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The largest reservoir of carbon is the rocks (sedimentary rocks) which reach into the order of the million gigatons (Gt). Over millions of years, part of that carbon have been released to the atmosphere by volcanoes. However, the amount of carbon in the atmosphere remains fairly stable because chemical erosion of rocks and plants capture that carbon excess and put it back in the geological reservoir. There is about 4.700 Gt of fossil fuels, and the Atmosphere contain only 760 Gt of carbon. So, if we burn all fossil fuels slowly, lets say over many millenia, there is not a problem, plants and erosion will keep the balance. However, if we burn it quickly, let's say over few centuries, the greenhouse effect can be so strong that can kill many plant ecosystems and rise sea level, therefore reducing the surface area of rocks exposed to chemical weathering. Both effects would reduce the capacity of the system to restore the equilibrium, therefore it could take many millenia before all that carbon is returned to the geological reservoir so that temperatures can return to normal. An extreme runaway case, like what happened in Venus, is unlikely to happen on Earth, but we don't really know. If temperatures ever reach to the point that oceans boil, then, there is a possibility that Earth might become like Venus forever. enter image description here

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    $\begingroup$ Good answer. To complement: you have to remember that water vapor is the main greenhouse gas. There exists a warming positive feedback loop in which warming leads to -> increased evaporation of water increasing water vapor -> more warming. The problem is, as you stated, we don't know at what temperatures this positive feedback is stronger than the other negative feedback loops (but I would still guess it is way before the oceans start boiling). $\endgroup$ – Communisty Jan 5 '18 at 8:20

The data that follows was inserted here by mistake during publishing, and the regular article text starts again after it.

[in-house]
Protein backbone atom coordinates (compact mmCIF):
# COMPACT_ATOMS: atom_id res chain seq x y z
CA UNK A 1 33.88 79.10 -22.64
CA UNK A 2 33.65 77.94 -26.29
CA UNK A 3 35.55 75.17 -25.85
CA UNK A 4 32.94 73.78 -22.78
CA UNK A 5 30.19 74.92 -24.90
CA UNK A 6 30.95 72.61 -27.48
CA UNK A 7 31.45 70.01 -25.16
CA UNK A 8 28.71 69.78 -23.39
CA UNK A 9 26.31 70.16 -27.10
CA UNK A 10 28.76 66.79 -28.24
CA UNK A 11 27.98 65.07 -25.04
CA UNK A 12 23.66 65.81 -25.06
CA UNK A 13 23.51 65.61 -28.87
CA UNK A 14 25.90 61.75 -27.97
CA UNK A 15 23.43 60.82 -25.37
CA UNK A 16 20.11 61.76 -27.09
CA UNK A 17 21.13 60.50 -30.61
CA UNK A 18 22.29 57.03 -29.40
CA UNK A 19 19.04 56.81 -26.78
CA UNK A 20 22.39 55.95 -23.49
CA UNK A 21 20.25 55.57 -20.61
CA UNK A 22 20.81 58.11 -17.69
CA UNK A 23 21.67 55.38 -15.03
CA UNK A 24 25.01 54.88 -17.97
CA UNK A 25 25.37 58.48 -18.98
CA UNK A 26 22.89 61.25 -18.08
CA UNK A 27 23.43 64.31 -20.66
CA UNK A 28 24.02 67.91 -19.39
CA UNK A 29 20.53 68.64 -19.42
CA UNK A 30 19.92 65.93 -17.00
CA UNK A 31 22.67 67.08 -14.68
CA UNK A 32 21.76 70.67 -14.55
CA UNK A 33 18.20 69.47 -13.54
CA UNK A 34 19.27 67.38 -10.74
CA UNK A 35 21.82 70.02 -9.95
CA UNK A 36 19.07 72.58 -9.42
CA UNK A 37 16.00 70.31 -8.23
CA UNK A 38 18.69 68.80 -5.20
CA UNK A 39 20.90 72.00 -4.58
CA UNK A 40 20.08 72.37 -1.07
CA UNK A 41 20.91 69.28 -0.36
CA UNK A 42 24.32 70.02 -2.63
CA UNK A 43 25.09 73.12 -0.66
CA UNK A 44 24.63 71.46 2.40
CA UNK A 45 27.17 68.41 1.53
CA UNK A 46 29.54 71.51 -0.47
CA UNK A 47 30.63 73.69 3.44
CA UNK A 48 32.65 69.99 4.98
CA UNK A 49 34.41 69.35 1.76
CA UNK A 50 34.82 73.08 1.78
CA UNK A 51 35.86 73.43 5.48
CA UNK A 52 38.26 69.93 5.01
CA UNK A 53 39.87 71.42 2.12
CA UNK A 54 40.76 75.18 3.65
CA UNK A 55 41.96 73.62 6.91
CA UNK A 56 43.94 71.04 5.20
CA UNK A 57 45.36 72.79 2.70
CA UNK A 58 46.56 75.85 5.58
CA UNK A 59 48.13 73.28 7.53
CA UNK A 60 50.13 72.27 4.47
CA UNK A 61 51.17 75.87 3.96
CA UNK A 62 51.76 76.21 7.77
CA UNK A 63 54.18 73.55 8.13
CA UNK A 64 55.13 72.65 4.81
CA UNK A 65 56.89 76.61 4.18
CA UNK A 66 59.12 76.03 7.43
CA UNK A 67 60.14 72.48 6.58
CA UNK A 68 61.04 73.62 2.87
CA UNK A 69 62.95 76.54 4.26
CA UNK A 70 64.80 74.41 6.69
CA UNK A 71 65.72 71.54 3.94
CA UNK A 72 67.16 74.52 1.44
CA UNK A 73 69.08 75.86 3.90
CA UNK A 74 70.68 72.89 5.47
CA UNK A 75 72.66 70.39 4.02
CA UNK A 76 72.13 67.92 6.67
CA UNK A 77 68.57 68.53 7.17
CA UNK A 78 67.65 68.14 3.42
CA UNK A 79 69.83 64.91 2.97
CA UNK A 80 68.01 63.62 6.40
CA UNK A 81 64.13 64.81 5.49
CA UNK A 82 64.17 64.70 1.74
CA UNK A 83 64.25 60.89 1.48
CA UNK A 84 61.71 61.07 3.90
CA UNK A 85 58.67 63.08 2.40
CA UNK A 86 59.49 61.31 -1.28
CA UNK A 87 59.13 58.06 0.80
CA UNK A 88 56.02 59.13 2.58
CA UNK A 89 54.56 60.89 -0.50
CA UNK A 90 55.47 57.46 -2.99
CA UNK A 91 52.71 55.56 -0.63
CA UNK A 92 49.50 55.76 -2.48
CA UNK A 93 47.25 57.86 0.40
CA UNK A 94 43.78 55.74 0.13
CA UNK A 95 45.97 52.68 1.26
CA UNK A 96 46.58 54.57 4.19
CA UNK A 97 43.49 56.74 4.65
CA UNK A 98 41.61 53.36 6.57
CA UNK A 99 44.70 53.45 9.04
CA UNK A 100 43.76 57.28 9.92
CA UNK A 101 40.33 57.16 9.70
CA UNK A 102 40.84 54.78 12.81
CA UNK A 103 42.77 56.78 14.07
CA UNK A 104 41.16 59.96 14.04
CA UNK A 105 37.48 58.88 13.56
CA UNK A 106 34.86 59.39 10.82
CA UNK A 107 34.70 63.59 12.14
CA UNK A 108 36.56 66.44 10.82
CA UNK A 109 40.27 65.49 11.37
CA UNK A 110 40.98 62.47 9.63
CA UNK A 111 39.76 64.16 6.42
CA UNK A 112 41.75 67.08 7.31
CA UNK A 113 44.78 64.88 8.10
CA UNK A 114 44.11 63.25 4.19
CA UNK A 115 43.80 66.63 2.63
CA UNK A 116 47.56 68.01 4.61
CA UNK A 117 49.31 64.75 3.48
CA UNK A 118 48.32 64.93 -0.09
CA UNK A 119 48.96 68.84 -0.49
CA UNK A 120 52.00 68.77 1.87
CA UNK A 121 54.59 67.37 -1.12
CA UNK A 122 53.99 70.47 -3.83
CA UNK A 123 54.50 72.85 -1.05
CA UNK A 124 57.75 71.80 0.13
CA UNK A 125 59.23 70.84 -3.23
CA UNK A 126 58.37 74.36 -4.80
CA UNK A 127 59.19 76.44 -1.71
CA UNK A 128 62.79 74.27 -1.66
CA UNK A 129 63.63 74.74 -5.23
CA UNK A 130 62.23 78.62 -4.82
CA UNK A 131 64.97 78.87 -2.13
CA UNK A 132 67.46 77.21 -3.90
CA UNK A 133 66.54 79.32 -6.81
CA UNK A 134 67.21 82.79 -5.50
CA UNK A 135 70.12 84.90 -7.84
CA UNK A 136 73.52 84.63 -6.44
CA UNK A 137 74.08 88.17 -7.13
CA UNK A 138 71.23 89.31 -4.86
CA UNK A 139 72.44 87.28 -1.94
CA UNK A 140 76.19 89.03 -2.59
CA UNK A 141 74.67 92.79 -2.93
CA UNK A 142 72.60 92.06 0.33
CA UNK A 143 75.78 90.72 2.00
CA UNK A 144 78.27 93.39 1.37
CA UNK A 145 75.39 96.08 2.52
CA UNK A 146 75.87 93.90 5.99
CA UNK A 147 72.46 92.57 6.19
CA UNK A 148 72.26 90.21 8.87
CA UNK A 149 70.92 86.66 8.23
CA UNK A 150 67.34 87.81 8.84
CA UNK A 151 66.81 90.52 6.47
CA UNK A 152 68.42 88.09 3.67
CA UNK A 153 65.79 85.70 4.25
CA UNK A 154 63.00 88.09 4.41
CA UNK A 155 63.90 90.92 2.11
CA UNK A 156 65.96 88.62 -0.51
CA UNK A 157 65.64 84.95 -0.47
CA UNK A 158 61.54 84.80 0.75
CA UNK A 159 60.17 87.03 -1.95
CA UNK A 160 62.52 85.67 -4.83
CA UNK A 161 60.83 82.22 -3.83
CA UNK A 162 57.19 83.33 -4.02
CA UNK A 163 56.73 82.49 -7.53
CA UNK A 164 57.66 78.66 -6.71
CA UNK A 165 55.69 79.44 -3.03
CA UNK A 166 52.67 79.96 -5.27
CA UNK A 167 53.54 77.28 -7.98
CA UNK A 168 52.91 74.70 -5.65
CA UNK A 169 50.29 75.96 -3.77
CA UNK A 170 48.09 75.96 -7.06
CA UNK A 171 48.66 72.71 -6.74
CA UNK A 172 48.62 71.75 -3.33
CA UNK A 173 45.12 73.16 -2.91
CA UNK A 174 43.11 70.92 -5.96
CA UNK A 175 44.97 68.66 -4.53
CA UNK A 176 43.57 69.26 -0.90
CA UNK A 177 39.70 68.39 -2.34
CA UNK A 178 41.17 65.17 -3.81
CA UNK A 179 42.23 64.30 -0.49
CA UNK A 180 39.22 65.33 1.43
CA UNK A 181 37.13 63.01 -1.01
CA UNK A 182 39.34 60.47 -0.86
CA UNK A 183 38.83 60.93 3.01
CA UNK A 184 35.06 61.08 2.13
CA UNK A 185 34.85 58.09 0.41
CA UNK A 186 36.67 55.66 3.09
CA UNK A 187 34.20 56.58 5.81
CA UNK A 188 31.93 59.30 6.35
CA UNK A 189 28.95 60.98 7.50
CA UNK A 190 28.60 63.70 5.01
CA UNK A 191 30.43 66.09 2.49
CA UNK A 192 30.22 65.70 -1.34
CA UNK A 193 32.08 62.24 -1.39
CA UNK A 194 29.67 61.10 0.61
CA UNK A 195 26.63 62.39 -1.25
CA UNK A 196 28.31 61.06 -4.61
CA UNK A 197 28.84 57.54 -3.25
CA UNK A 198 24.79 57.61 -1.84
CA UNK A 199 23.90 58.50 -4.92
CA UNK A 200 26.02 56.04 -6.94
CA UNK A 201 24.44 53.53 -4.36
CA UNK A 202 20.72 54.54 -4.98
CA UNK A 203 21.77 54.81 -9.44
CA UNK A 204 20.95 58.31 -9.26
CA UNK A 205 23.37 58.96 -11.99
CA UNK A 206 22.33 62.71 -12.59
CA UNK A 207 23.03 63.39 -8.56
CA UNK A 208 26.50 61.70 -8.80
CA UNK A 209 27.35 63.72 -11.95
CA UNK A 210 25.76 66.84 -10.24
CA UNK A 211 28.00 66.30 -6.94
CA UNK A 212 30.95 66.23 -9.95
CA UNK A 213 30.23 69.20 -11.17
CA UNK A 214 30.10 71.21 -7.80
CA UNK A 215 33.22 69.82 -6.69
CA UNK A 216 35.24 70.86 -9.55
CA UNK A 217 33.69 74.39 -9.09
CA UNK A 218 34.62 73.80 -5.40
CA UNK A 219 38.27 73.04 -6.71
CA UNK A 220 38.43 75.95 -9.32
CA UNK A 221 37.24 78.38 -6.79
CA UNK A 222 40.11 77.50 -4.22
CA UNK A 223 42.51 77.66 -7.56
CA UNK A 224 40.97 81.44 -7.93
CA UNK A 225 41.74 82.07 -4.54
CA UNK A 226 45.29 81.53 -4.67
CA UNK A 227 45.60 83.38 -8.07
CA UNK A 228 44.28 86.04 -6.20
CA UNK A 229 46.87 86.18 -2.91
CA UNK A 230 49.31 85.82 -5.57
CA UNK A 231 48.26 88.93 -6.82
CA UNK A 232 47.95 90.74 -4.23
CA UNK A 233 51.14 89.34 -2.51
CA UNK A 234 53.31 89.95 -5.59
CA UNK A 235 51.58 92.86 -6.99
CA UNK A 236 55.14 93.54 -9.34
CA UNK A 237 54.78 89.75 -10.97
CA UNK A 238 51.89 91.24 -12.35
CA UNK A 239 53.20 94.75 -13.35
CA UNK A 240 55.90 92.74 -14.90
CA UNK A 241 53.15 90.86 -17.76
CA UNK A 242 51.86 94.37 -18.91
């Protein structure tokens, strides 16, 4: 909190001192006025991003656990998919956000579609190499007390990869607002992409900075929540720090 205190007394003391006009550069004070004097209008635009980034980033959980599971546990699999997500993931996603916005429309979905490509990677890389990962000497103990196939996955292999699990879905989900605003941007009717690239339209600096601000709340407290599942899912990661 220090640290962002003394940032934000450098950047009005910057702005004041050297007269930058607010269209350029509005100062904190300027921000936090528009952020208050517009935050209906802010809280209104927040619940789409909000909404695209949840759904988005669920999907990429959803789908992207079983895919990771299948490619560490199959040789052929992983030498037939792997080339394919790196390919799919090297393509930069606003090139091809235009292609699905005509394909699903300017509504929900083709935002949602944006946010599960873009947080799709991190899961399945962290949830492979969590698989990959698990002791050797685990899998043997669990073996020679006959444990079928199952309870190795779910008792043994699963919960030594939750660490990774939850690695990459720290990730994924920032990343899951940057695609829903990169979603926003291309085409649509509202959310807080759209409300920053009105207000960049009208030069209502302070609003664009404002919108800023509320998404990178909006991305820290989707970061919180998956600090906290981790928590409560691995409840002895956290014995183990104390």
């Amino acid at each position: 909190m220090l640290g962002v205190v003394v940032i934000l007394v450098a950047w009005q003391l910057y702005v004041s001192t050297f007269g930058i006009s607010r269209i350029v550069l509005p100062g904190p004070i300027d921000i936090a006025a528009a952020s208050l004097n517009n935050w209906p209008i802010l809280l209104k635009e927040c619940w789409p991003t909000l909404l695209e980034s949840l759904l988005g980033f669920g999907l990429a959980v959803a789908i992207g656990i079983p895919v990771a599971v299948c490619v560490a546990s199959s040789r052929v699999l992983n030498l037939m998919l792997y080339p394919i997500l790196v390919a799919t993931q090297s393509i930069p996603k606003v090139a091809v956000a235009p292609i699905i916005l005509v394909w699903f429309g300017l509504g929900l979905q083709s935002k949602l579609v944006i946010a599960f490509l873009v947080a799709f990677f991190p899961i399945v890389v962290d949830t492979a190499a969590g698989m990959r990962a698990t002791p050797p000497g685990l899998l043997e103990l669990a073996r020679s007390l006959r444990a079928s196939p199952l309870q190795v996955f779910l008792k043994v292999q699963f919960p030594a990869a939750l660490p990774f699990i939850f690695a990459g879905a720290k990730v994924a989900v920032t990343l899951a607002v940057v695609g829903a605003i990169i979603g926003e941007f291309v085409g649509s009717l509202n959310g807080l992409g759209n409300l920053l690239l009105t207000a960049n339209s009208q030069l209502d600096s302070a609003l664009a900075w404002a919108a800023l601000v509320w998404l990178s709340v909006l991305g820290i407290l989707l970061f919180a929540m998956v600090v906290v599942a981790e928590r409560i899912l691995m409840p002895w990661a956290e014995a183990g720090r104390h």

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    $\begingroup$ You are right. But is also important to note that despite water is the main greenhouse gas, it IS NOT the driver of warming. Because water vapour content can't change independent of temperature. $\endgroup$ – Camilo Rada Jan 5 '18 at 16:35
  • $\begingroup$ This is a very interesting answer, but would greatly benefit from some citations. Also, some answers to related questions claim that plants cannot continuously bind carbon, because it is released again after the plant's death and decomposition, so only the increase of vegetation mass reduces carbon, not the continuous existence of it. The answer would also benefit from addressing this topic as well. $\endgroup$ – vsz Jan 5 '18 at 21:59
  • $\begingroup$ It is true that the carbon contained in plants is released when they die and decompose. However, part of those dead plants, before decomposing gets buried somehow and transformed into sedimentary rocks (of which fossil fuels like coal is one example). And over long enough periods of time the amount of carbon stored in sedimentary rocks can be considerable. In contrast to the figure, some estimates put the sedimentary rocks carbon reservoir in the 40 million Gt range. $\endgroup$ – Camilo Rada Jan 5 '18 at 23:55